I woke up at 3 AM because the engine had stopped so we must be at our 4th stop at Prainha which was scheduled to be 9 hrs after our last stop so we have dropped back another hour from the schedule.
The Amazon continues to be wide here, maybe two miles in some parts with another mile of wetlands on either side of the river as well. The water is very high and it looks like some of the homes have been abandoned to the higher waters. One of the crew members said that some of the people living along here have two homes, one for high water and the other for low water seasons.
The endless domino games started up again this morning about 7:30, and the river rolls on.
I finished reading the Hunger Games Trilogy and am now on to A Young Man's Guide to Late Capitalism, which takes place during the vote and transition to the Evo Morales administration in Bolivia 2005-6. I find it interesting because I was there during the height of the Revolt in 2005 when President Mesa resigned and fled the country and was replaced by an interim President Rodriguez, the Supreme Court Justice.
We reached Monte Alegre, a small town that shows how high the Amazon River is right now because the street fronting the water front is flooded by about a foot to two feet of water. To get the cargo off the boat they had to erect an elevated wooden walkway.
We were told our stop here would be about a half hour, so I headed up to land to locate an Internet place with no luck. I wanted to let my hostel I would be two days later than I booked and to let Tani, my wife, know that I would get to Manaus two days later.
I noticed a yellow Escolar boat was just letting off some students so I engaged them for a bit with my iPad. they really hamed it up for the camera. I gave them my business card so they could go to my website to see pictures of themselves after my return or to email me for the pictures. Robson said that none of the children had an email address though.
Our half hour stop turned into two hours. Part of the delay was caused by a Peruvian who missed the boat and ran down the shoreline yelling until our boat pulled over to another dock where he jumped aboard. while waiting, I relaxed in Robson's hammock.
In the afternoon a huge thunder cloud ran up behind us and the boat crew had to lash down the side tarps to keep the decks free of the rain and water from the torrential downpour. The temperature dropped considerably while the winds rattled the blue tarps and the skies became dark except for occasional bursts of lightening and thunder.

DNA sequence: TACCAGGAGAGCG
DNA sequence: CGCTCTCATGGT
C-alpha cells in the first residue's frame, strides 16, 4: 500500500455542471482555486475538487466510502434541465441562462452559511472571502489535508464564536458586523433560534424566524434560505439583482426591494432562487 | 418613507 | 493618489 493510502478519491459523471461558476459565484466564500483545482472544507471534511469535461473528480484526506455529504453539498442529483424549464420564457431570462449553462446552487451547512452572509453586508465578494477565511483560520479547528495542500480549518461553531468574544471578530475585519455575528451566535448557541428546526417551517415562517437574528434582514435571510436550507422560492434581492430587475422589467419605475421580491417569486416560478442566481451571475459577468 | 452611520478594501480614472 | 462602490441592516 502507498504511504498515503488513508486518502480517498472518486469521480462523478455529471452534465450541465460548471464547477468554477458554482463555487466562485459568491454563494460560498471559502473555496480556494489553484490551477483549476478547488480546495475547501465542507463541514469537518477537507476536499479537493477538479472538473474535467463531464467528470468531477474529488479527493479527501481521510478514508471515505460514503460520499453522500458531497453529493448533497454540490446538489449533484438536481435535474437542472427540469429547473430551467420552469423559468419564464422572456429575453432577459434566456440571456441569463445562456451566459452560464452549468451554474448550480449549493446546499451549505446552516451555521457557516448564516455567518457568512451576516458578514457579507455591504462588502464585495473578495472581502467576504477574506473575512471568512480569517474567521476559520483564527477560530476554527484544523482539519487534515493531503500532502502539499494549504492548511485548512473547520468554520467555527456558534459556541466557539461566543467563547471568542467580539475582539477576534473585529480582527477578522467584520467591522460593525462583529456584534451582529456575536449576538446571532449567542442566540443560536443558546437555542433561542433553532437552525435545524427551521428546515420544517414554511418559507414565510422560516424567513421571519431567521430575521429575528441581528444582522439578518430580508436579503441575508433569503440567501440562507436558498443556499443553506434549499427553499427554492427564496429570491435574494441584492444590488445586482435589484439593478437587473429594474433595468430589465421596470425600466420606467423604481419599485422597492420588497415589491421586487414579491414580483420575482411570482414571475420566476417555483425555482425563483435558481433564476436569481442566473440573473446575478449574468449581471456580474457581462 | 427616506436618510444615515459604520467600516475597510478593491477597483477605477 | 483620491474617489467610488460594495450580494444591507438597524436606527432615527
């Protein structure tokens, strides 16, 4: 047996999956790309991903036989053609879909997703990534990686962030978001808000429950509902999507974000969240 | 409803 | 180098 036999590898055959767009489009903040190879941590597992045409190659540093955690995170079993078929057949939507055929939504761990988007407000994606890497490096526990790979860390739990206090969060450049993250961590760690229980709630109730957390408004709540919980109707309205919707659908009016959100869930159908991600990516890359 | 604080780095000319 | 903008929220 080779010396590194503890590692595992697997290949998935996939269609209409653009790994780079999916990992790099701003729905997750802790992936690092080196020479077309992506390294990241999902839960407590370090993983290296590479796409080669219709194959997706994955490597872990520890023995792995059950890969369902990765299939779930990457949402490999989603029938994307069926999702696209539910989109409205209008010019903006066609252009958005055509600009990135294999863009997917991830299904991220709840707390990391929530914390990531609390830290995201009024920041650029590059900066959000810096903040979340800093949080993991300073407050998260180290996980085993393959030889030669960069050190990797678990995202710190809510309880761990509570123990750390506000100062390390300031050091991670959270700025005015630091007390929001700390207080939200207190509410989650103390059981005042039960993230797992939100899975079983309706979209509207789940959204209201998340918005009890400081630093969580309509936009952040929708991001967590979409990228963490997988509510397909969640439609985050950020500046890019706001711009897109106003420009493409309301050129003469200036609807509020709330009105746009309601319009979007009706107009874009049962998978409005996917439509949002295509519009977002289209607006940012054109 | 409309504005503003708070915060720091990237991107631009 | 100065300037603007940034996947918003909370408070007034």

I was looking forward to our next stop in Santarem because that is where latte brown Amazon mixes with the darker Rio Tapajpos after running among the waterfront in two distinct bands of colored water. but that was not to be since we did not pull in there until 8 PM. Our two hour stop to unload cargo ended up being a 6 hour stop.
I walked into town with Robson who was stopping here to do a tour into the jungle before flying to Manaus for more jungle adventures.
Downtown along the waterfront were the Friday night crowd of couples, gaggles of boys checking out the gaggles of girls, guys with their cars with huge speakers blasting out a cacophony of music, I guess to lure the girls.
There were lots of food and beverage vendors with their plastic chairs and tables offering TVs showing soap operas to MTV type music videos to entice their viewers to sit for a spell and have some food or beverage.
I was getting some WiFi coverage so I stopped at the Restaurante O Mascotinho to have a beer and a cheeseburger with a fried egg while I tried to send my two messages. The wifi speed was pathetic and the iPad mail system just could not send my two messages so I ended up going to the gmail website and I sent the two messages from there.
It took about an hour to send the messages and during that time I enjoyed the singer with guitar who was entertaining the outdoor restaurant crowds. they must have liked his singing for they gave him some resounding applause.
After about two hours, I returned to the boat where they were still unloading the cargo--less than frozen chicken, tomatoes, blocks of cheese, flour, and other cargo. it looked painfully slow.
it was a good thing I returned when I did because within the hour we got another torrential downpour which probably cut short the locals Friday night mating rituals. My bunk mate, EC, was not so lucky for he shortly showed up thoroughly drenched.
I wanted to stay up until the boat left the harbor, but by 11:30, they were still loading in the downpour. I woke up briefly at 2AM when I heard the engine power up and felt the gentle sway of the boat as it was now free of its moorings.